iptables blocking port 53 unexpectedly on a dual NIC Fedora install
On a Fedora 12 box with two NICs, I am trying to achieve this behavior:
All ports should be open on eth0 (which is on the LAN side)
Only ports 80 and 22 should be open on eth1 (which is the WAN side - although there's some port forwarding magic elsewhere).
Here's my /var/sysconfig/iptables:
# Firewall configuration written by system-config-firewall
# Manual customization of this file is not recommended.
:INPUT ACCEPT [0:0]
:FORWARD ACCEPT [0:0]
:OUTPUT ACCEPT [0:0]
-A INPUT -m state --state ESTABLISHED,RELATED -j ACCEPT
-A INPUT -p icmp -j ACCEPT
-A INPUT -i eth0 -j ACCEPT
-A INPUT -i lo -j ACCEPT
-A INPUT -m state --state NEW -m tcp -p tcp --dport 22 -j ACCEPT
-A INPUT -m state --state NEW -m tcp -p tcp --dport 80 -j ACCEPT
-A FORWARD -m state --state ESTABLISHED,RELATED -j ACCEPT
-A FORWARD -p icmp -j ACCEPT
-A FORWARD -i lo -j ACCEPT
-A FORWARD -i eth0 -j ACCEPT
-A INPUT -j REJECT --reject-with icmp-host-prohibited
-A FORWARD -j REJECT --reject-with icmp-host-prohibited
The symptom is that when I run BIND on this box, LAN clients attempting to access through eth0 (using port 53) get timeouts. However, if I stop iptables, clients succeed as expected.
I thought the line "-A INPUT -i eth0 -j ACCEPT" would accept any an all traffic through eth0. Any ideas what I'm doing wrong, or how to troubleshoot?
You should not use REJECT for all traffic that does not match, as it opens you up for DOS. At least rate-limit it using the rate module.
Try removing the INPUT -j REJECT rule, so iptables should be allowing everything through everywhere and see if you still get the timeouts.
If that doesn't work help enable the rule again and run 'tcpdump -i eth0 port 53' and post the output.
One trick I use when debugging iptables is to make a specific rule what what I think the traffic should match, and then run 'watch' on 'iptables -vnL'. This will give you a realtime update on what rules are matching.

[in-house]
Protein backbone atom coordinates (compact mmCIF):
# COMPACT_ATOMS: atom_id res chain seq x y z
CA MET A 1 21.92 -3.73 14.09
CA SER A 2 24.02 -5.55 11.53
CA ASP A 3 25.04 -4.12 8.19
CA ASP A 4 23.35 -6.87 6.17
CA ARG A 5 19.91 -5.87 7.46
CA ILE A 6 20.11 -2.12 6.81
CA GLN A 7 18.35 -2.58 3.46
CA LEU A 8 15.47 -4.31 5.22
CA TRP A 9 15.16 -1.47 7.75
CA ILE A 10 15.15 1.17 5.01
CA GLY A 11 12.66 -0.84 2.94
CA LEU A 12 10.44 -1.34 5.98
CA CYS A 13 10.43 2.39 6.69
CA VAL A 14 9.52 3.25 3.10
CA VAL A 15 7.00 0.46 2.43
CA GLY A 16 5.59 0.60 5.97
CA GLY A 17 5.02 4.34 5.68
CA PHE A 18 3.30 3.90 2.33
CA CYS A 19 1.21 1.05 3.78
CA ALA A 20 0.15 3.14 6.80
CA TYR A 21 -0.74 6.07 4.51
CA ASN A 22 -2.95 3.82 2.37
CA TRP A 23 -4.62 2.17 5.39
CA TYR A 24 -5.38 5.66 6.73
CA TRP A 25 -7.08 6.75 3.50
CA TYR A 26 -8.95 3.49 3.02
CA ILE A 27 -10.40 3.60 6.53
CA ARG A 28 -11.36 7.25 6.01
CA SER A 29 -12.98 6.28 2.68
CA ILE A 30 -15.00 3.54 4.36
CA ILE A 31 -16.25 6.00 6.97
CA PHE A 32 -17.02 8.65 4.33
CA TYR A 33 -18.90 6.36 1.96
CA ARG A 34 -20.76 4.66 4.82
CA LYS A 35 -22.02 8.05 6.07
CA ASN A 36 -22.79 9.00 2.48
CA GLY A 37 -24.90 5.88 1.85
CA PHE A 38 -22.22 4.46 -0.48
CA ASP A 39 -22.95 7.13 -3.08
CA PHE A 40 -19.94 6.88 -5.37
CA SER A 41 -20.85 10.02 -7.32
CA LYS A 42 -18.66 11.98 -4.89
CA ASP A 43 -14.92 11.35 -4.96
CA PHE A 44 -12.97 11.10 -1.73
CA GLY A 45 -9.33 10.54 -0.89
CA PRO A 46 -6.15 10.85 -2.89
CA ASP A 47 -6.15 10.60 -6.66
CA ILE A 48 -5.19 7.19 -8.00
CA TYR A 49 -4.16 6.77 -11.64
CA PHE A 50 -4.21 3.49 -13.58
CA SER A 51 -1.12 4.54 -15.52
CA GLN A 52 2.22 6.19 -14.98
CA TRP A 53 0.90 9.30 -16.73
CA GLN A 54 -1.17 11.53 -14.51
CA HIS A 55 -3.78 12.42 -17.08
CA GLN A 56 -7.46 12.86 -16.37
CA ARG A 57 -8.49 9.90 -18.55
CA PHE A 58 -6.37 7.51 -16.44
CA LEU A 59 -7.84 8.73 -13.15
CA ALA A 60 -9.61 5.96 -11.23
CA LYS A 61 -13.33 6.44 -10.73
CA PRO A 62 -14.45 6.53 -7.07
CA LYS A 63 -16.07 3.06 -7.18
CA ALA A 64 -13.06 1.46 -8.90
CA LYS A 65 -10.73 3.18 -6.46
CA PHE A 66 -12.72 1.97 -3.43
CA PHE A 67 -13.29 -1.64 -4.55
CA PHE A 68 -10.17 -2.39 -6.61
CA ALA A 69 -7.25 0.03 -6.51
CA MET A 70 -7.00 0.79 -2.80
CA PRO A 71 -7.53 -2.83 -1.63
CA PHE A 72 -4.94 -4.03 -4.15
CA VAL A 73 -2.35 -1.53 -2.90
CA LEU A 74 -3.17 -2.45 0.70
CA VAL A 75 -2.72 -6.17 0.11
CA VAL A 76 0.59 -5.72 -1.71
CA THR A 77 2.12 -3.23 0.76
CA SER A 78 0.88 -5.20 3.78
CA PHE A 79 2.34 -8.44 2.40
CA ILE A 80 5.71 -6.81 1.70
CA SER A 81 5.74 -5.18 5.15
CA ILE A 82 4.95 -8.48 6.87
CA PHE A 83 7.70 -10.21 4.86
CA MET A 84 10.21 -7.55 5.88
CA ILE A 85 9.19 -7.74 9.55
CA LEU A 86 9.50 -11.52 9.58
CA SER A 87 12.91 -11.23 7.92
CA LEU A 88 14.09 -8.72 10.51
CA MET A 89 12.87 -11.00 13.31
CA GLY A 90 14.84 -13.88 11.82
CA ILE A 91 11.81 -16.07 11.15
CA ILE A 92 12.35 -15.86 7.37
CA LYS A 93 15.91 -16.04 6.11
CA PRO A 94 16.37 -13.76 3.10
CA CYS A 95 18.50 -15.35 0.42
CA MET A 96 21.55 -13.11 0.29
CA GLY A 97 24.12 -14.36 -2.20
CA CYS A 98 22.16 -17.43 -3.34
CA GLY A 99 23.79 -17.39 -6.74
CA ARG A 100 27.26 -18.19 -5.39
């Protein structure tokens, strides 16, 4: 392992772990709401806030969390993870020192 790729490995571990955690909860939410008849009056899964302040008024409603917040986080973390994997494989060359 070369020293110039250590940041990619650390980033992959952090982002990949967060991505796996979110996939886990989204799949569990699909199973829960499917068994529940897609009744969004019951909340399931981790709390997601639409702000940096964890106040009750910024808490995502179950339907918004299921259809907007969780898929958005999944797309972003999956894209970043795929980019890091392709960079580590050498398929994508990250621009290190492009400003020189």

Set up some rules to match for our BIND traffic:
watch --interval 0 'iptables -vnL | grep -v "0 0"'
('grep -v' removes any lines that match '0 0' which is an iptables rule with no matches yet. You might not need that unless you have lots of rules)
Thanks, SJW, particularly for the technique to watch which rules are triggering in real time. That's a very slick trick!
I added the rule you suggested to accept udp on port 53 and it triggers correctly. I still have no idea why the rule to accept all input on interface eth0 almost never triggers (I have seen it trigger once, but not in response to anything I did). Any ideas on what's wrong with that rule would be appreciated. I understood the rules are evaluated in order, and the interface check precedes the upd/port-53 check, so why doesn't the interface rule fire?
It will only trigger for new traffic because you have a rule at the top accepting all established/related traffic. So the first packet in a stream from eth0 should match the rule, then all other packets will match established/related.
With the rule accepting port 53 in place, does the DNS still timeout?
Very helpful, again. With the rule for port 53 in place, the client timeouts are eliminated. Thank you!
That rule was mostly for debugging, at the moment it is allowing 53 in from your external interface as well.
Can you post this from some of your clients:
cat /etc/resolv.conf shows this:
nameserver 192.168.1.203 # the LAN address of my BIND server
nameserver 220.127.116.11 # OpenDNS primary DNS
nameserver 18.104.22.168 # OpenDNS secondary DNS
or, on another group of machines, this:
nameserer 192.168.1.254 # The LAN address of my router, also a DHCP server
The DHCP server has the local address (...203) as the primary DNS and has OpenDNS as a secondary.
In order to close 53 to the public, I changed the rule for port 53 to specify the LAN interface (eth0):
-A INPUT -p udp -i eth0 --dport 53 -j ACCEPT
|All times are GMT -5. The time now is 04:34 PM.|